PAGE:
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Future proof


From Habitat magazine - issue 30

A pragmatic look at preparing your home for the challenges you know about - and the ones you don’t.

If you’ve found a home you plan to stay in for quite some time, it’s a smart idea to make sure it not only meets the needs of today but also the changes that may be on the horizon. While we may not be able to look into a crystal ball that’ll reveal everything that’s in store for us, it’s pretty safe to say that how we live in our houses now is likely to be quite different from how we’ll be living in them in five, ten or twenty years to come. Not only is smart technology drastically changing the way we live, work and play in our homes, there’s a much bigger picture to be seen here too.

Colours to create more space.
Left: Using a darker colour like Resene Thumbs Up for the bottom of the wall and a lighter colour like Resene Poured Milk for the top creates more vertical space, making the room feel bigger. The platters displayed on the wall have been painted Resene Napa and Resene Sea Fog, the vase is in Resene Eighth Stonewashed, the plant pot is in Resene Twilight Zone, the coat rack is in Resene Rose Gold and the floor is in Resene Yuma. Right: An arch detail in Resene Avalanche added to this Resene Soothe living room wall makes the room feel larger with the illusion of a doorway to another space. The coffee table is in Resene Escapade, the plant pot is in Resene Avalanche, the side table is in Resene Alabaster and the vase on top is Resene Soothe. The floor has been painted Resene Alabaster.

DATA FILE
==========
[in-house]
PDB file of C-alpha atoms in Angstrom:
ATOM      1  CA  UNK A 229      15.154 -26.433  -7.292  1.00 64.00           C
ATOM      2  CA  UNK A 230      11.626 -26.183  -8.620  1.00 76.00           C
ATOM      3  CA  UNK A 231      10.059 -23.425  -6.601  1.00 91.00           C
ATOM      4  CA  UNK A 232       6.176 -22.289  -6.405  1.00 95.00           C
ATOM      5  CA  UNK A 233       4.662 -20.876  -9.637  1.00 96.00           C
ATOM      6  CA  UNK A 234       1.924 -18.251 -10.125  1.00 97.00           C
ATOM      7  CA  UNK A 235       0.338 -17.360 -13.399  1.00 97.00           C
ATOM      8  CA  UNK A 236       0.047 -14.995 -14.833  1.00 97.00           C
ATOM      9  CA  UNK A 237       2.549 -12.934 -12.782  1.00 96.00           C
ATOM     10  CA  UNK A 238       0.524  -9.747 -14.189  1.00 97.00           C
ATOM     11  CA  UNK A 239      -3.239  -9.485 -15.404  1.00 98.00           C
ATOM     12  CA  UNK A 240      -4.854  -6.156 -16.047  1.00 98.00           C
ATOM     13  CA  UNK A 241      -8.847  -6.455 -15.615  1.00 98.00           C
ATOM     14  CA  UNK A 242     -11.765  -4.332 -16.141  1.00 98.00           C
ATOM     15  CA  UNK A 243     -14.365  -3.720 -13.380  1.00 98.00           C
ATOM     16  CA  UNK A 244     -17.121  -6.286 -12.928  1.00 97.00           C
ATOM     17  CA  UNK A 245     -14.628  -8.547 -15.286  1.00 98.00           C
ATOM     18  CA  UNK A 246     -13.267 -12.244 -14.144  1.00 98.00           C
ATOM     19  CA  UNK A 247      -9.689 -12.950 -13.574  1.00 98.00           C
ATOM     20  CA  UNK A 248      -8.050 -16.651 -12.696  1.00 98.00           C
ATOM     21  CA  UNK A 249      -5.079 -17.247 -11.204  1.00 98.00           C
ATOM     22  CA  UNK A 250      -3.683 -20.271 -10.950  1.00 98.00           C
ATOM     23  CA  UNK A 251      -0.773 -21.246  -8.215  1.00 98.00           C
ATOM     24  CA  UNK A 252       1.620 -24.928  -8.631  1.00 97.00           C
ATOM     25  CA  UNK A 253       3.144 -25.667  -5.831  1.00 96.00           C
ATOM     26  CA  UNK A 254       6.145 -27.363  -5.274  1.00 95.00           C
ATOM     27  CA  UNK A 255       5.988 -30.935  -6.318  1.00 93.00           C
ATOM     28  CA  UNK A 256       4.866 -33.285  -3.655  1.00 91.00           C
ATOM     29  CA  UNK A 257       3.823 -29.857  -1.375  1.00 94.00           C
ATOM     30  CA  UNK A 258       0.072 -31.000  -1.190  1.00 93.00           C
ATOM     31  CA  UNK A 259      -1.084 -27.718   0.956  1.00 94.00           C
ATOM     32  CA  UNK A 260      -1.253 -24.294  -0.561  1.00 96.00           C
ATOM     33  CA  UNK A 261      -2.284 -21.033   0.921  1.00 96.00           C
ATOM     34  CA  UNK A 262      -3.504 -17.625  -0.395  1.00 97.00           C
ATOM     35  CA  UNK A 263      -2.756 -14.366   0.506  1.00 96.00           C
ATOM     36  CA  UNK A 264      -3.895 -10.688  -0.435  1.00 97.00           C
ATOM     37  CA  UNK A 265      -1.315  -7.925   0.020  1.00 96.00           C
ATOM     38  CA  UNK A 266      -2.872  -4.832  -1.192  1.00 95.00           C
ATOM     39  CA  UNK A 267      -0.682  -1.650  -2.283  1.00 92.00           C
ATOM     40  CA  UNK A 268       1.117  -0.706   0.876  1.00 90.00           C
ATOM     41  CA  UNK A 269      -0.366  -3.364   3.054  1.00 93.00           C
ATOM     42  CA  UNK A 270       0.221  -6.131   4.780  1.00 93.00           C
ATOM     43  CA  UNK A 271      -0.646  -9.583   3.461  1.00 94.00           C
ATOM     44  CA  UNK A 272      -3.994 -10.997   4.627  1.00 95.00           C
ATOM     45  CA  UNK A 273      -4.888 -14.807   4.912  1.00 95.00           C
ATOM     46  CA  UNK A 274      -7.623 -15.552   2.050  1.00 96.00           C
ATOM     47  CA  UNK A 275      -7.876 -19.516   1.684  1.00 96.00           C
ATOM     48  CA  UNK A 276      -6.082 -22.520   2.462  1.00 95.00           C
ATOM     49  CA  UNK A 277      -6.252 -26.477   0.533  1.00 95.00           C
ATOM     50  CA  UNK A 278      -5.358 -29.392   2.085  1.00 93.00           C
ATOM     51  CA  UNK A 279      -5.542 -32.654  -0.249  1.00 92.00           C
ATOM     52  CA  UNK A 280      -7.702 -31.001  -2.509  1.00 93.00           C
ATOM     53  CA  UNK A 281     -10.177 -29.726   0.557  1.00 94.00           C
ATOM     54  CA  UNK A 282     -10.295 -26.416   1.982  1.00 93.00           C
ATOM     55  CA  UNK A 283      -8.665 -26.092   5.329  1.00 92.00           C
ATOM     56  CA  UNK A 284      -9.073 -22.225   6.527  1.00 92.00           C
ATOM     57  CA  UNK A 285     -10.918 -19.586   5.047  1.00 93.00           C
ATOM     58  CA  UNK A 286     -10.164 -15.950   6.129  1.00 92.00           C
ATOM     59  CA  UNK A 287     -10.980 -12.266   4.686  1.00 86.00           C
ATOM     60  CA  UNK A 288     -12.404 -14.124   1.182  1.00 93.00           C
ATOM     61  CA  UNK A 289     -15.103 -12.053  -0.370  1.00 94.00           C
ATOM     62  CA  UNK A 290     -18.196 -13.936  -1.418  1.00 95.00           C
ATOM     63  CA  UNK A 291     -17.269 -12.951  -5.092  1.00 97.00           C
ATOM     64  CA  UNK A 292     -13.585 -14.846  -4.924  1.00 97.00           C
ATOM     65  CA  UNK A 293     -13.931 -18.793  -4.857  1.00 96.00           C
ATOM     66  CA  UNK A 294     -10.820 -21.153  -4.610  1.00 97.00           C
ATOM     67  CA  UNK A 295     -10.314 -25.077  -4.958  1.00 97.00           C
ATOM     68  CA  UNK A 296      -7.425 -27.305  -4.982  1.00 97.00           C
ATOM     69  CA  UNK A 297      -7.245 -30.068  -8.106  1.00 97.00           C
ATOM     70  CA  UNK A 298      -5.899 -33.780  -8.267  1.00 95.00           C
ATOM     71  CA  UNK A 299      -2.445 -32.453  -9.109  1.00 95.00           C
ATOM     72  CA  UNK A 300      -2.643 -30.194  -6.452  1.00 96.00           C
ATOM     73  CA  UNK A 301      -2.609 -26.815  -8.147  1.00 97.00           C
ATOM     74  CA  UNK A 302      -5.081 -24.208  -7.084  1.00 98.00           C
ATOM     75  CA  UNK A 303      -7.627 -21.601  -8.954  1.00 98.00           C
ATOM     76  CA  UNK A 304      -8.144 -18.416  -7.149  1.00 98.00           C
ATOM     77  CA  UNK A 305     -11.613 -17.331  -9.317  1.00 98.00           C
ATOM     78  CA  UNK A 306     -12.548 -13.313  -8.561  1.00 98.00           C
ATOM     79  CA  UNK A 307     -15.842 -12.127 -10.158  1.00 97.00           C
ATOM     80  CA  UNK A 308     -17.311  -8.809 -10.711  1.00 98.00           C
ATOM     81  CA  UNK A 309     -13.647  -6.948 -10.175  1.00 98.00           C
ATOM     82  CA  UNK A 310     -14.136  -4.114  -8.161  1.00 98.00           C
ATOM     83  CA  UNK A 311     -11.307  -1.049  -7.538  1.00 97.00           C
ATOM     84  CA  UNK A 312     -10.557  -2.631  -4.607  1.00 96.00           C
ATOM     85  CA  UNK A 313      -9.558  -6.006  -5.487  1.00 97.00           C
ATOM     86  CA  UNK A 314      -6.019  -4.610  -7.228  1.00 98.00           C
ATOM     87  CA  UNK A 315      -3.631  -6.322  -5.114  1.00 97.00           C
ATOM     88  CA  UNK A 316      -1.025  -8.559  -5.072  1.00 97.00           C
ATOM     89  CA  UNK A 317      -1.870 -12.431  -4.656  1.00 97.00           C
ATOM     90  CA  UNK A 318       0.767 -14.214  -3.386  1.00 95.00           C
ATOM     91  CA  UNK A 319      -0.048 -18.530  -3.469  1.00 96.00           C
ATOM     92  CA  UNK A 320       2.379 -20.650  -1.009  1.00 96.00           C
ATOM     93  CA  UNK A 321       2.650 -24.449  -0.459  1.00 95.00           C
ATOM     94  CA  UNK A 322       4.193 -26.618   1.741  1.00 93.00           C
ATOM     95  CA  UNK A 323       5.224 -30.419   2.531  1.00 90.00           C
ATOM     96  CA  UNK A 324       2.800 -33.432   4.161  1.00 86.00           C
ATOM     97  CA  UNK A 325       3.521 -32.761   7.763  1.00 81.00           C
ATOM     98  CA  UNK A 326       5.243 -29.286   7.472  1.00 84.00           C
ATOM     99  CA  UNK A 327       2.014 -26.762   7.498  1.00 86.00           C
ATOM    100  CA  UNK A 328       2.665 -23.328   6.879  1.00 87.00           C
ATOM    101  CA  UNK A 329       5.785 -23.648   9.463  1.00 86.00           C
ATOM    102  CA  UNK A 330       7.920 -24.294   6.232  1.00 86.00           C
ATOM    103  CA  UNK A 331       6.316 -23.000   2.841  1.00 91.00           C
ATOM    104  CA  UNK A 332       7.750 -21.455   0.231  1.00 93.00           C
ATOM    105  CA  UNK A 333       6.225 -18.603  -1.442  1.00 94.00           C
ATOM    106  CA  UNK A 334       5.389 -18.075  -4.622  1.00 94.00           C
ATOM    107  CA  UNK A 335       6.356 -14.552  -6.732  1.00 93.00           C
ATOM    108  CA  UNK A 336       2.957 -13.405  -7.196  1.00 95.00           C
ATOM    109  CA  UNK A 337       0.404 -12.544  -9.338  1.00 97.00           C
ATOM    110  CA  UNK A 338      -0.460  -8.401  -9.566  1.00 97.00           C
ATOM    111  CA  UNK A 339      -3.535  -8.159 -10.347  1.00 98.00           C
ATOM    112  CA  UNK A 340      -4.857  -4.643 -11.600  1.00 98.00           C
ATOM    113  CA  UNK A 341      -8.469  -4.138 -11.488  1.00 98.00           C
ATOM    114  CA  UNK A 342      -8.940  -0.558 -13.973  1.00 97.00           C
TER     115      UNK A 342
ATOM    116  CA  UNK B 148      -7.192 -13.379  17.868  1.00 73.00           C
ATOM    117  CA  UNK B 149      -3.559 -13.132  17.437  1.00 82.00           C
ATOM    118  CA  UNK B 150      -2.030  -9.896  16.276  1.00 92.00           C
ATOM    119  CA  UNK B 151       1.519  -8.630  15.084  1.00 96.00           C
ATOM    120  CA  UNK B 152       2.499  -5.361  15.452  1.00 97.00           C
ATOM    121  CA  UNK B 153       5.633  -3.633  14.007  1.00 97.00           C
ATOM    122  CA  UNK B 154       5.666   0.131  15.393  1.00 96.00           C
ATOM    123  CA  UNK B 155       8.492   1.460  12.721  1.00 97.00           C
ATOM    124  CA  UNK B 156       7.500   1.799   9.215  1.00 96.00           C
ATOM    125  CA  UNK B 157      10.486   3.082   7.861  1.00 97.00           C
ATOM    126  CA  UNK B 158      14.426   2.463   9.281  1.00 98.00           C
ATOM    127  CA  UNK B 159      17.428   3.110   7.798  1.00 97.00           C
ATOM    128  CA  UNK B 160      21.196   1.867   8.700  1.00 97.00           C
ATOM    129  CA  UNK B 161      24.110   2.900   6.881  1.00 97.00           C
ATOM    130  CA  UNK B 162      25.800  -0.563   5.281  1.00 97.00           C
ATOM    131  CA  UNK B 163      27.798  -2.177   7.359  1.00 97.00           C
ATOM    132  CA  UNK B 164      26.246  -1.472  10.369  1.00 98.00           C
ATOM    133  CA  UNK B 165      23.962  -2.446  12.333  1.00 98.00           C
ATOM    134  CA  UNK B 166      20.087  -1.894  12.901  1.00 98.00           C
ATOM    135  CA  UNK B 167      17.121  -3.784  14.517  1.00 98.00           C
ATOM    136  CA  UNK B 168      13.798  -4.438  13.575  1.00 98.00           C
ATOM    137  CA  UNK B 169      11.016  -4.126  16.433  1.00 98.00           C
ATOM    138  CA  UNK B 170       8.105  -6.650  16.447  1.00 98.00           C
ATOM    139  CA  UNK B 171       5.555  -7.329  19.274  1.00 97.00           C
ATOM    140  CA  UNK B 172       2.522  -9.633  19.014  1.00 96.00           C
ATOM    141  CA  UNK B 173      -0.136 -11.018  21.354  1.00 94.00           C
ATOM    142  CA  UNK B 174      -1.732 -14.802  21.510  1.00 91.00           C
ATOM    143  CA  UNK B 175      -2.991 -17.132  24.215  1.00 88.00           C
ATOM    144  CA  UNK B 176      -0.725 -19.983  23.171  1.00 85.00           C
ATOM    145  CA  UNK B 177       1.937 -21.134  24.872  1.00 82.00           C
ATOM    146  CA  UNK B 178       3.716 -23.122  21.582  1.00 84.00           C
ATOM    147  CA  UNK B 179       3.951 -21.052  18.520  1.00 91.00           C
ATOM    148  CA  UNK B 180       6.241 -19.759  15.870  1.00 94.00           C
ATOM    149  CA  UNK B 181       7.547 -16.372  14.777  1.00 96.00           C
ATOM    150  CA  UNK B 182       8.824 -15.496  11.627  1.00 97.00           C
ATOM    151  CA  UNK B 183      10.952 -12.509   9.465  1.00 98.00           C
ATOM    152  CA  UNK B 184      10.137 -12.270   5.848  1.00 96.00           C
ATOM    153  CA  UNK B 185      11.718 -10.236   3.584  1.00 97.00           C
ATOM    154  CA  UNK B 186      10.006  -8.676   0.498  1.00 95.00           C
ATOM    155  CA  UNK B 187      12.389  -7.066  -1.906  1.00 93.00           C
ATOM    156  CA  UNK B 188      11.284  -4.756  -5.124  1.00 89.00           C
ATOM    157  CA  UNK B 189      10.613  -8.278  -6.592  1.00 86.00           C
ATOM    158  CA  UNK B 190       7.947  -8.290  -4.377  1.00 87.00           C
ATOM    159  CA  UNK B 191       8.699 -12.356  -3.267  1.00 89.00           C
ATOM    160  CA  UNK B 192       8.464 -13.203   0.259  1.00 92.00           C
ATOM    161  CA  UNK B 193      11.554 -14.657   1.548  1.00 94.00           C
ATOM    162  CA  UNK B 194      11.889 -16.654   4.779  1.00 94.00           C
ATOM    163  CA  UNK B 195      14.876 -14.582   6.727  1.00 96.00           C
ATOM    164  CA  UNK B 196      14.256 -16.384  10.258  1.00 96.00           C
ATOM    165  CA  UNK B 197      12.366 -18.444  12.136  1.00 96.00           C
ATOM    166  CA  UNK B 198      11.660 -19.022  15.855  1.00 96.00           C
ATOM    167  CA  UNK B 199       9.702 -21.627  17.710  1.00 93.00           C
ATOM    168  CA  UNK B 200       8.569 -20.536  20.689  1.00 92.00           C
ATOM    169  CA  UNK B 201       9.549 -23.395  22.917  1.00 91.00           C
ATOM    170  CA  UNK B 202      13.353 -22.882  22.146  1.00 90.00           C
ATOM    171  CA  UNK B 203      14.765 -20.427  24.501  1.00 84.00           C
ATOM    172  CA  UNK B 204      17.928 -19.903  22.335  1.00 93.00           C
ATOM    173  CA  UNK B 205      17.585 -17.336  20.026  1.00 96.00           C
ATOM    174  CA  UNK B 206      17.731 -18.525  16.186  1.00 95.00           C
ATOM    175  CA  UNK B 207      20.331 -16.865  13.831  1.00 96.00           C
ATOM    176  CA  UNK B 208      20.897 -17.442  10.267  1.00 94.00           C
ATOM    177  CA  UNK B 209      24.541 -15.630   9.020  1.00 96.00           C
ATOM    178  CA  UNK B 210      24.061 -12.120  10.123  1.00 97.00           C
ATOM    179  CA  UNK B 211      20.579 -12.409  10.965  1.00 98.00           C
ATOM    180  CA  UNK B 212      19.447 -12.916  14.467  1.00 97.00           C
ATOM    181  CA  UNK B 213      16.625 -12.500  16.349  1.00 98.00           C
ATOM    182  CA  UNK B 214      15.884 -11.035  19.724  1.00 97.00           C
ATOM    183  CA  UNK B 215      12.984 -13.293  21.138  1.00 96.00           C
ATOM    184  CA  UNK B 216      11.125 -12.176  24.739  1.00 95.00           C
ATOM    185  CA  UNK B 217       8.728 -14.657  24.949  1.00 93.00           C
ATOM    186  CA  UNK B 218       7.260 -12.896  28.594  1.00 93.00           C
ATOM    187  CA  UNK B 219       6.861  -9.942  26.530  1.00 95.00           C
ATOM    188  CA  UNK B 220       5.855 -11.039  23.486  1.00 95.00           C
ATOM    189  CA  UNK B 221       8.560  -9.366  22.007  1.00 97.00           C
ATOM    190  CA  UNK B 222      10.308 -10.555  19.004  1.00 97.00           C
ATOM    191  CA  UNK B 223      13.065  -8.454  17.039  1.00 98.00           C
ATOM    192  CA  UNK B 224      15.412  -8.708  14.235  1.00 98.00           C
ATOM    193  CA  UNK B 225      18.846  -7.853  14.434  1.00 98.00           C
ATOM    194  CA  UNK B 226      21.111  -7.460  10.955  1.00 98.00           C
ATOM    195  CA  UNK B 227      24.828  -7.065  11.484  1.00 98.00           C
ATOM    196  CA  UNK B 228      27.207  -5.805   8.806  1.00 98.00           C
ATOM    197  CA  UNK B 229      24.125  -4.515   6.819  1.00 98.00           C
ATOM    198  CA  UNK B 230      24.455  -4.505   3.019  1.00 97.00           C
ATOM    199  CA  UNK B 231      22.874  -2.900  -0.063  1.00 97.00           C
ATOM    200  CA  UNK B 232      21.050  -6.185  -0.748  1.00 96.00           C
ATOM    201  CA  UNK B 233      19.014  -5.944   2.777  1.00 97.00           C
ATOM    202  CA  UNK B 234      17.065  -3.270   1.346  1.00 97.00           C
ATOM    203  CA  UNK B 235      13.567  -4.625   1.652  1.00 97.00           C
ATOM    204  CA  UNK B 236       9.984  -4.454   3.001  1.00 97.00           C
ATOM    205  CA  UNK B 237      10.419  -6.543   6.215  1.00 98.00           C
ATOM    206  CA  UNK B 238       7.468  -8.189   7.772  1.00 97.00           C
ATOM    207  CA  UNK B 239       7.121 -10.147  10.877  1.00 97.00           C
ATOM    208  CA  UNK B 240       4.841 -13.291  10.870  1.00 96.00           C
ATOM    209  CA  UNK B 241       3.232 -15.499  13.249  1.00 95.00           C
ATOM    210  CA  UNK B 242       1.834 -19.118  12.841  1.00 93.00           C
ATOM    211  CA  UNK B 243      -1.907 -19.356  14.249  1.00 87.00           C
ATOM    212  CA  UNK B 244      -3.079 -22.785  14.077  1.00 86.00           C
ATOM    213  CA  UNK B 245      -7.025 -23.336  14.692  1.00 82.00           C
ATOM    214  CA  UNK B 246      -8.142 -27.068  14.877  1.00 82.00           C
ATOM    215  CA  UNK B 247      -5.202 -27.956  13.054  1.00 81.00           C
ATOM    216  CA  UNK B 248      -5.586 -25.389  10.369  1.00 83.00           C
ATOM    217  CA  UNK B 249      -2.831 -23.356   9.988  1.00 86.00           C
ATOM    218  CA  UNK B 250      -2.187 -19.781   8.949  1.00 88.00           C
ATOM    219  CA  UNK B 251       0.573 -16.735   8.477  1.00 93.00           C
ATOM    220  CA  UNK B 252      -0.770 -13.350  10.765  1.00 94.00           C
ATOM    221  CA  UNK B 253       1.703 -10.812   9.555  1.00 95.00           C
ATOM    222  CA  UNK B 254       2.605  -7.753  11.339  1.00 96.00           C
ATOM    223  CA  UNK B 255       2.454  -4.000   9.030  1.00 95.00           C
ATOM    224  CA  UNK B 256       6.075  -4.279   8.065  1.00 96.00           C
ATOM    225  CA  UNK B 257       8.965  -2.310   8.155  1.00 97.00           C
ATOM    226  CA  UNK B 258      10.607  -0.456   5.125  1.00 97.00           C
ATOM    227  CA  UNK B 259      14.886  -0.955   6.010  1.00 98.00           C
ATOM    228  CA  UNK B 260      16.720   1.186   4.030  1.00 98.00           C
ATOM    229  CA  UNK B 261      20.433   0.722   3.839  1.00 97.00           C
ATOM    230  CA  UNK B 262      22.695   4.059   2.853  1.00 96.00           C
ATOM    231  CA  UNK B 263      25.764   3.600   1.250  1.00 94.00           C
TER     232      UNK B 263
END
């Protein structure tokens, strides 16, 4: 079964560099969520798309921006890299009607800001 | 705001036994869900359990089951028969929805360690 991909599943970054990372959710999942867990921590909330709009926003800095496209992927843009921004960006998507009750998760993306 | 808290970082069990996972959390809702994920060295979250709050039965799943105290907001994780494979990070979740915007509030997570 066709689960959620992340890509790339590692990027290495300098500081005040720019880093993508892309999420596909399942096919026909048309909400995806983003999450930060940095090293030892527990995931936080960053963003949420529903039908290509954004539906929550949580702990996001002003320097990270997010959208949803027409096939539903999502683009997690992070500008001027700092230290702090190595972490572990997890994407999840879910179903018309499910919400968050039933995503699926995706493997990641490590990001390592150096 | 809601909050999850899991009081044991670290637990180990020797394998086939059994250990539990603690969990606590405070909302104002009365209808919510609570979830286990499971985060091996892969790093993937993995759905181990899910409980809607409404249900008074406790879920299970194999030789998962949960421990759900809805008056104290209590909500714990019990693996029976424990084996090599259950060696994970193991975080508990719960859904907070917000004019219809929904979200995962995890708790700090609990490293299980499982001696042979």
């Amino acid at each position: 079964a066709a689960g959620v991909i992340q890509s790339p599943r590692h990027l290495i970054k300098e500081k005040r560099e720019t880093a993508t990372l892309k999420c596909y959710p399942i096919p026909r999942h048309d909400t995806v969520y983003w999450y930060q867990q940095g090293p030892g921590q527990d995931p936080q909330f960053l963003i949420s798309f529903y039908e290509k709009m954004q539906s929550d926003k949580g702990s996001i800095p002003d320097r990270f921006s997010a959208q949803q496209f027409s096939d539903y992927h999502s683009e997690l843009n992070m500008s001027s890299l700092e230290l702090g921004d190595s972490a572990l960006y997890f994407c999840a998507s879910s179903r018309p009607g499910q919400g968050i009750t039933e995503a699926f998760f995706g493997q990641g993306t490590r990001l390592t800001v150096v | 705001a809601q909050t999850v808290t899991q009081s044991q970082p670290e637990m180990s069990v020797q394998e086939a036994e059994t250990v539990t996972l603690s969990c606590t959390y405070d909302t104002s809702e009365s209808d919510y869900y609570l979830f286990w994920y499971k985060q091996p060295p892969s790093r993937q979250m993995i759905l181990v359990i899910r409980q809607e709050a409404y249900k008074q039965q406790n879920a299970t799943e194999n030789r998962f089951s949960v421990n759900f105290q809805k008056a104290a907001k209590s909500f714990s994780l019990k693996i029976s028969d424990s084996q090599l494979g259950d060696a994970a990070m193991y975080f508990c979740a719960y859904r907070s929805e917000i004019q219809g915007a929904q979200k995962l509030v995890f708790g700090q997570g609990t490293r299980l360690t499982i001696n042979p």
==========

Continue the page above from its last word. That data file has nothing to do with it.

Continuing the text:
Resene Thumbs Up

Resene Poured Milk

Resene Eighth Stonewashed

Resene Twilight Zone

Social, economic and age-related changes can greatly impact the way we use our personal spaces and what we need from them to support those transitions. Children stay at home longer than they used to while they study or launch a career; aging parents are staying longer in their own homes or opting to move in with other family members and more members of the family are now working from home at least part of the time. All of these things mean there are often more people in a house at any one time than in generations past, all with different needs, abilities and belongings to store.

If we don’t have a clear picture of what exactly we’re facing, the most important thing we can demand of our homes is flexibility. We need floor plans that will make it easier for us to lean into the changes that we know will be inevitable (like aging), as well as the unknowns - those tricky challenges that have yet to present themselves (such as an unexpected expansion of your family unit or a disability brought on by age or unforeseen circumstances). Try these tips to ensure your home will be agile enough to tackle future changes.

Creating division through contrast